(*) Short version for those who didn’t watch it back in the UPN or CW days: “Veronica Mars” was an unlikely, and often brilliant, blend of teen drama and film noir. Bell played Veronica, high school student in a California beach town where everyone was fabulously wealthy or poor (before there was Occupy Wall Street, there was Neptune), who picked up detective skills from her ex-sheriff father Keith (Enrico Colantoni) and helped classmates with small problems while also investigating major crimes like the murder of her best friend Lilly (Amanda Seyfried). The final season took Veronica and friends to college, and as a Hail Mary attempt to convince the CW to renew in spite of low ratings, Thomas pitched a major revamp that would leap forward several years and feature Veronica as a rookie FBI agent.

Towards the end of his essay on that Kickstarter page, Thomas notes, “So this is it. This is our shot. I believe it’s the only one we’ve got. It’s nerve-wracking. I suppose we could fail in spectacular fashion, but there’s also the chance that we completely revolutionize how projects like ours can get made.”

This could, indeed, be a huge moment for beloved cult series and movies. If it works, this could change the game for fans of canceled shows with a similar profile, where the overall audience wasn’t big enough to keep it on the air, but passionate enough to fund some kind of follow-up project like this. (Before Dan Harmon was fired from “Community,” he had several Twitter discussions about the idea of financing additional seasons – or, at least, a movie – in the event NBC didn’t renew the show.)  This has been tried on a smaller scale – Jane Espenson raised $60,000 to help fund the second season of her web comedy “Husbands” via Kickstarter – but if Thomas can get his $2 million (or, he hopes, much more than that) than it’s easy to imagine others trying to follow his example.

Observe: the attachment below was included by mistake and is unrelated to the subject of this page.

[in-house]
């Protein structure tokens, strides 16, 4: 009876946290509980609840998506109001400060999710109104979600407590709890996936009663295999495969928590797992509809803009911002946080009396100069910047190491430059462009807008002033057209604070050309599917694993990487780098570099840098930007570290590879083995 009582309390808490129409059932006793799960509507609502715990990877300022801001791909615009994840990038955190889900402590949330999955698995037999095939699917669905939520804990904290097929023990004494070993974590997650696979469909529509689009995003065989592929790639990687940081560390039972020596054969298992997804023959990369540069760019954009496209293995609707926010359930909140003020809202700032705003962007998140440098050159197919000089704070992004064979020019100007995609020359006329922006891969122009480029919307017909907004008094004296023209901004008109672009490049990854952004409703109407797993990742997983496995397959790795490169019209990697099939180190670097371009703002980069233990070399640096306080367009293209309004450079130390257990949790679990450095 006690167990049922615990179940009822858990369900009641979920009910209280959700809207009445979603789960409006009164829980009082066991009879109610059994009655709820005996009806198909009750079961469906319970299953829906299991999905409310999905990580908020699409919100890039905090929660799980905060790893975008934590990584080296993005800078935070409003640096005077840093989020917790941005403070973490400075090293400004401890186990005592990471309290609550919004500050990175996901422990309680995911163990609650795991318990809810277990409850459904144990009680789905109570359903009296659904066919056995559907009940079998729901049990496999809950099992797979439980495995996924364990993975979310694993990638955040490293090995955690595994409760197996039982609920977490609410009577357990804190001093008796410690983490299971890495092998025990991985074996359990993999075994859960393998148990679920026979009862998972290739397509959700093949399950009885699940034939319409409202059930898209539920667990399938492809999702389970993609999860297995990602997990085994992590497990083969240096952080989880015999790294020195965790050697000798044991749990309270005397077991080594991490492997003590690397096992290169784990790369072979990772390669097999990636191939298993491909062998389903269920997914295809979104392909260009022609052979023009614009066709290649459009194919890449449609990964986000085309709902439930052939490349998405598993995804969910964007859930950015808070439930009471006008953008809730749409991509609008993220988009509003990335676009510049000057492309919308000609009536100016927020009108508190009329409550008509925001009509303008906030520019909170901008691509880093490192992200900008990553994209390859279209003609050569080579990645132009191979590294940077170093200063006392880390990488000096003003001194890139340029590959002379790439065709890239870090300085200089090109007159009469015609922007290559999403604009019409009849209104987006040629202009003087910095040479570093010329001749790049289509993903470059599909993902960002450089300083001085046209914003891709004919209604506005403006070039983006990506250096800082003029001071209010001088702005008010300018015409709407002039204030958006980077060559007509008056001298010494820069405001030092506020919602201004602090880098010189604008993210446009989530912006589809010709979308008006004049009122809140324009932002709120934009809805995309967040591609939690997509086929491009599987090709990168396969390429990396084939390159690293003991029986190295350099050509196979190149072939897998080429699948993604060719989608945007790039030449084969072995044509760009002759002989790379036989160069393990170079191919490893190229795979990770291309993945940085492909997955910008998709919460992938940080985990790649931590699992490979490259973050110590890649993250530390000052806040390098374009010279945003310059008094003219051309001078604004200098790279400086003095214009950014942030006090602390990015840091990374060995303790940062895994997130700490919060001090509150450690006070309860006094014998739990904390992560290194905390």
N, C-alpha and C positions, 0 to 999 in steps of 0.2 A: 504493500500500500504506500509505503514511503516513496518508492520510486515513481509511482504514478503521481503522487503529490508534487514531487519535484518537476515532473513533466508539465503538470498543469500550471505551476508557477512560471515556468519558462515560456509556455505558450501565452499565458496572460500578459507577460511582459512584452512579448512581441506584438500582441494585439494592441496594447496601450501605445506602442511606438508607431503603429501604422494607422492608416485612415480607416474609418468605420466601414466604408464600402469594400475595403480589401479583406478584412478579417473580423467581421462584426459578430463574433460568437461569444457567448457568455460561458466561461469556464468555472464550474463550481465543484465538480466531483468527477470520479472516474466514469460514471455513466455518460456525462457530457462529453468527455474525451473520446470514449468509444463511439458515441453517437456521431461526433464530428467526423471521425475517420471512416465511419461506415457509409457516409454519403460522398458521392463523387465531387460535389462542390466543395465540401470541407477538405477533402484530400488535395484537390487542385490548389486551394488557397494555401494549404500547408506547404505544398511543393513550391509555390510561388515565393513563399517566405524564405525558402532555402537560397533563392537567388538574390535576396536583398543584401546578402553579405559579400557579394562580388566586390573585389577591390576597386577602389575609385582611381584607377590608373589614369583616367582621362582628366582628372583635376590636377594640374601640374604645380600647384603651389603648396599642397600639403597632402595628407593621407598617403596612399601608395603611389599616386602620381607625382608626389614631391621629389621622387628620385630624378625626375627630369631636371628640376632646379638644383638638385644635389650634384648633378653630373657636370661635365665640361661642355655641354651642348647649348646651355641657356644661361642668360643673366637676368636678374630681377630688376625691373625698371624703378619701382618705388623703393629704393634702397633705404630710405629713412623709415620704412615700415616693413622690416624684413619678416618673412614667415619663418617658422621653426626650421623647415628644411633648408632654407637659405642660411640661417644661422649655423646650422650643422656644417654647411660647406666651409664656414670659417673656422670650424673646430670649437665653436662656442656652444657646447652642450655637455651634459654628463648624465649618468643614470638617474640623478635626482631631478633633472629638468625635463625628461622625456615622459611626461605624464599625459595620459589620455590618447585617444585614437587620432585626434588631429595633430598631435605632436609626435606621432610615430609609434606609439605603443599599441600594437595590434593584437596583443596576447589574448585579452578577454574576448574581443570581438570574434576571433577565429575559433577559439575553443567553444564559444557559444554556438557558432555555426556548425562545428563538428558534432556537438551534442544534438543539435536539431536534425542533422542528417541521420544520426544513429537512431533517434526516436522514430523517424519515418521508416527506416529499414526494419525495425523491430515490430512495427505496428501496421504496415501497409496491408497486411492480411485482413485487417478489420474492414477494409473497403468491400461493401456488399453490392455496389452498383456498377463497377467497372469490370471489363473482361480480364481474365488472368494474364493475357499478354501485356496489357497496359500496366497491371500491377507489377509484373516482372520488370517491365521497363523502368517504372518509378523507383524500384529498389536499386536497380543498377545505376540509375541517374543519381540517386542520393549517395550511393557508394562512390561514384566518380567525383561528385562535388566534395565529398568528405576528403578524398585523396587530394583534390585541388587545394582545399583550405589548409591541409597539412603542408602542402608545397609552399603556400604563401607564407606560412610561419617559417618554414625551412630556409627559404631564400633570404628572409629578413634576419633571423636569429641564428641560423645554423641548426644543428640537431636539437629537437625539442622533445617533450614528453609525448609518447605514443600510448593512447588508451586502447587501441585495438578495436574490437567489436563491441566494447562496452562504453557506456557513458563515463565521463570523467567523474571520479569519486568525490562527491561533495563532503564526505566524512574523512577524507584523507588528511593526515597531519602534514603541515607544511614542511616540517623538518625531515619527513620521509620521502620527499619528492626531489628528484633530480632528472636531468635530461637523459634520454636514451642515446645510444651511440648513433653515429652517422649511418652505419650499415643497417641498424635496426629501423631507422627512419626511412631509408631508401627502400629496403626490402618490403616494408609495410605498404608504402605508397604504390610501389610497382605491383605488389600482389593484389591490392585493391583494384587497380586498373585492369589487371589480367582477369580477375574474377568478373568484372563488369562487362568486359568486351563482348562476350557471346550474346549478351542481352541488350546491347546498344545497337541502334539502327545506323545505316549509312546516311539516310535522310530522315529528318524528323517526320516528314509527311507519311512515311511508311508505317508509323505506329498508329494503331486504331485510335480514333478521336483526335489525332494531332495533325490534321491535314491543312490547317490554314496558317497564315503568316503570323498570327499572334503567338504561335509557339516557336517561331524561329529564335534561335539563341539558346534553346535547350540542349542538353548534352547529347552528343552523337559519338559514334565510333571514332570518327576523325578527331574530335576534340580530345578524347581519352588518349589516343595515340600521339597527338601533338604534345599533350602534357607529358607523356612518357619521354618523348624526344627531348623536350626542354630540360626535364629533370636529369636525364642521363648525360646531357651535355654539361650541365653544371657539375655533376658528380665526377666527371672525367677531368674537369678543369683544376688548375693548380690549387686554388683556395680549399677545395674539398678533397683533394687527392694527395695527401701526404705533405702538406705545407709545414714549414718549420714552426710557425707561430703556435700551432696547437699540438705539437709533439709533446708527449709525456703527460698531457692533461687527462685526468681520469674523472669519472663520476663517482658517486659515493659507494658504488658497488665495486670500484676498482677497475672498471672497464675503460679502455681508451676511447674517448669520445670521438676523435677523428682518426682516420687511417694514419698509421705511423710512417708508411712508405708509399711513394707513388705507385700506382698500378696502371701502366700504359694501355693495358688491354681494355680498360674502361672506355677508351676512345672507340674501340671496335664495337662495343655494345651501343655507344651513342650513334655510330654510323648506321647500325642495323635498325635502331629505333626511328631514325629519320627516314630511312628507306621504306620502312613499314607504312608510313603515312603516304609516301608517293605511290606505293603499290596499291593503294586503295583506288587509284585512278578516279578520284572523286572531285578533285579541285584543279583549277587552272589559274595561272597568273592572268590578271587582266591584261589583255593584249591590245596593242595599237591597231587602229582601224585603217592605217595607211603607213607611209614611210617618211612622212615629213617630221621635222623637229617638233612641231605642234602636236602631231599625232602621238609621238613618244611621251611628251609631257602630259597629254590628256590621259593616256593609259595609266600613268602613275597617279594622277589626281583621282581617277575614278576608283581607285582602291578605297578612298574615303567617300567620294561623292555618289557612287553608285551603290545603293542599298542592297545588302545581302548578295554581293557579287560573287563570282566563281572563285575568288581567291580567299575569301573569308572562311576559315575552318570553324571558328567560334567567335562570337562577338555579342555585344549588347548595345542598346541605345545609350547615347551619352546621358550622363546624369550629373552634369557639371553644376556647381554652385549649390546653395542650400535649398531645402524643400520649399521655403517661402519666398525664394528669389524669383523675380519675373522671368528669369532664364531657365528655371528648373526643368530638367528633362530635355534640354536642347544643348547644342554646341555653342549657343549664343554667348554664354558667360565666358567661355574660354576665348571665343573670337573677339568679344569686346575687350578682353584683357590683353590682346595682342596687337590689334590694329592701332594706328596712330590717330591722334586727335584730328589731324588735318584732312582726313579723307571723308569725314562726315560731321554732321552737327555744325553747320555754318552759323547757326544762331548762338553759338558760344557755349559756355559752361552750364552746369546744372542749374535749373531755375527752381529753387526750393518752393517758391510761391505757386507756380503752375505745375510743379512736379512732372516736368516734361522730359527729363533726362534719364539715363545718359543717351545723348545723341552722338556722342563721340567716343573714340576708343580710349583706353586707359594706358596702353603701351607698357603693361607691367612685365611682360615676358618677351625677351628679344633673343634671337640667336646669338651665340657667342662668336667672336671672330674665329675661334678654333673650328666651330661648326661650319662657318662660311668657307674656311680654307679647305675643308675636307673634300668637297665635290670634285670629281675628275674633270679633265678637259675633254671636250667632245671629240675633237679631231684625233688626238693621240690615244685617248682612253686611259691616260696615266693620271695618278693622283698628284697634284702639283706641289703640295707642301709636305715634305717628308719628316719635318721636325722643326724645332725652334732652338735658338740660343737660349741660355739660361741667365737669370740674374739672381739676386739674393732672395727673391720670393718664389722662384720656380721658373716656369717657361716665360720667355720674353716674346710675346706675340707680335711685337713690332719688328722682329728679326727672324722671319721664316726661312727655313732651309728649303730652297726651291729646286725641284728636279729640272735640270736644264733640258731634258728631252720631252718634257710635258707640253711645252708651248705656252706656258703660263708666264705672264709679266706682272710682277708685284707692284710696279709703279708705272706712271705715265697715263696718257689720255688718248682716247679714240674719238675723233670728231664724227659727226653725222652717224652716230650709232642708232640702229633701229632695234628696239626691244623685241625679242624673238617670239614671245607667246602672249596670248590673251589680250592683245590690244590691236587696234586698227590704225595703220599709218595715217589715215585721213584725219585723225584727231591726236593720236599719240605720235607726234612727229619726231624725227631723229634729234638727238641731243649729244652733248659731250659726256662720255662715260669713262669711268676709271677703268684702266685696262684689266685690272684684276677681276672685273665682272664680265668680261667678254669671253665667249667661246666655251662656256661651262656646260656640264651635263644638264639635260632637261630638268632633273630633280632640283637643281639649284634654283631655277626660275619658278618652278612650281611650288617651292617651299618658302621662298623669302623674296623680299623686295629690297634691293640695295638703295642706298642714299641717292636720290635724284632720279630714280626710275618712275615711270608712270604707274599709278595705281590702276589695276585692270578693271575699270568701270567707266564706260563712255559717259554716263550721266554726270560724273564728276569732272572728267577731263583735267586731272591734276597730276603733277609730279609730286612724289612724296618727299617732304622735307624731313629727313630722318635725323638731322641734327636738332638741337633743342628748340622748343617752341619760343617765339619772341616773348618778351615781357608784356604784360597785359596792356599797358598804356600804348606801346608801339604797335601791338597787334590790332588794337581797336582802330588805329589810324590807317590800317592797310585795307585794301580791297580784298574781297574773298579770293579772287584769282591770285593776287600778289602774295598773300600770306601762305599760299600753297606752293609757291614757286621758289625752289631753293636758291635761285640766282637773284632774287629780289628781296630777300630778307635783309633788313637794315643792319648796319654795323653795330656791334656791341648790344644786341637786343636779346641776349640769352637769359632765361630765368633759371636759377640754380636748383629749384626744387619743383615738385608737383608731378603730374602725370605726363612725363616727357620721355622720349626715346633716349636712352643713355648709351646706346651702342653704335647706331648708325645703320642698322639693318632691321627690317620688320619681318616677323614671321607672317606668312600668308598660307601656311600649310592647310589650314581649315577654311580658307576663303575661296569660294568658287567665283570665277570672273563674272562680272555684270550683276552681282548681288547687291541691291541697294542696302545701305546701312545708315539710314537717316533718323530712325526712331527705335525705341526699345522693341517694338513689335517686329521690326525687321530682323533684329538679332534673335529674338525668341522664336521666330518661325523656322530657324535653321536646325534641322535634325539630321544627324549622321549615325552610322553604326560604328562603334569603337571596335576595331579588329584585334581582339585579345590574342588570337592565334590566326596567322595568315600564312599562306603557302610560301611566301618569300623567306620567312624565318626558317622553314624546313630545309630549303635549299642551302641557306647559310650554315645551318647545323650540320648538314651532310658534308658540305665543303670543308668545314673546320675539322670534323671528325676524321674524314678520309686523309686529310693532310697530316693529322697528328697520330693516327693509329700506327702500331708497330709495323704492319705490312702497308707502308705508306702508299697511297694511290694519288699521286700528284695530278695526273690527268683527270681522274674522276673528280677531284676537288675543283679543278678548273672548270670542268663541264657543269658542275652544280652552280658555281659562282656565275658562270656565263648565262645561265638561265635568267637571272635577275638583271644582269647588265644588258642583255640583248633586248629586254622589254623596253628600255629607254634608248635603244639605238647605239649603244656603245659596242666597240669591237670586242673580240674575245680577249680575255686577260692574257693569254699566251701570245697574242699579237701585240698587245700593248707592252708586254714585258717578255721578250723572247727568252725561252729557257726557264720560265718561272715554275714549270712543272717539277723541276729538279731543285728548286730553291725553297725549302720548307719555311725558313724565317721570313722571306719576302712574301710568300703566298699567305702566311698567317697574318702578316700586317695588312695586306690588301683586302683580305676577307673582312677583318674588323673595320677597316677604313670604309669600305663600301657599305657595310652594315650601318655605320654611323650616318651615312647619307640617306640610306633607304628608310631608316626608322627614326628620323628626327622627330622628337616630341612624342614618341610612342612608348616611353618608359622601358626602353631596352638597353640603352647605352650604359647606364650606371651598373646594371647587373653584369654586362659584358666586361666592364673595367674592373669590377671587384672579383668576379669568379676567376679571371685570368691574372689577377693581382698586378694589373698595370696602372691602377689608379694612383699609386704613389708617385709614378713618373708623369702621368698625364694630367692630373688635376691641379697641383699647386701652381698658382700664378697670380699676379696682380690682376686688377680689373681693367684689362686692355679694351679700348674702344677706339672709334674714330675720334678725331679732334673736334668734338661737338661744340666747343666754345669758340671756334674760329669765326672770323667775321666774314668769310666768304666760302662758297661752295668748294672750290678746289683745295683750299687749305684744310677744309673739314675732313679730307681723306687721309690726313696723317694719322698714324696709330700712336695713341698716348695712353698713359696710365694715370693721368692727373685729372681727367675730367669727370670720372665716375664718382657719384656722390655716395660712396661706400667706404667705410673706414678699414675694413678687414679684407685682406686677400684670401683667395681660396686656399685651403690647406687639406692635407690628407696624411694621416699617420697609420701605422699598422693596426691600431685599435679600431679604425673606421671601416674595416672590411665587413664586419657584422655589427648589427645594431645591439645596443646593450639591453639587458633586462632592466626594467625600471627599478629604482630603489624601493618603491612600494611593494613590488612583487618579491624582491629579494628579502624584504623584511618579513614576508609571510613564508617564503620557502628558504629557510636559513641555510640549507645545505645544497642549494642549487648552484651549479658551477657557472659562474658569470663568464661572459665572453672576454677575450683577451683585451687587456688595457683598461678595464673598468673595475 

What does everybody think? If you’re a “Veronica Mars” fan who’s wanted that movie – or even a fan of some other project you’d love to see get the Kickstarter treatment – are you going to put your money where your mouth is? Or do you feel like a show owned by a big company like Warner Bros. shouldn’t have to rely on the customer to provide the budget for even a small project like this? And do you think this show is the ideal canary for this particular coal mine, or would some other cult hit be a better test of whether the Kickstarter model can work for TV?

UPDATE: At the time I’m writing this (1:14 p.m. Eastern, after the campaign launched around 10:37 a.m.), they’ve already raised $573,644, and I imagine that number to be significantly higher even by the time I finish the paragraph. That’s more than a quarter of the way to the initial goal in less than 3 hours. The momentum will inevitably slow – possibly as late as tonight – but it’s hard to imagine a circumstance where the movie doesn’t get funded at this point. Now, the only question is how high the budget will get.

UPDATE #2: Well, the campaign cleared the $1 million barrier in under 5 hours, a new Kickstarter record, and is closing in on $1.5 million as I type this at 5:34 p.m. Eastern. They will likely clear the $2 million barrier within the next day (if not within the next few hours). All Thomas, Bell and company have to do now is sell their fans on the movie will be at that $2 million budget versus, say, $5 or even $10. But there will be a “Veronica Mars” movie of some kind being filmed this summer.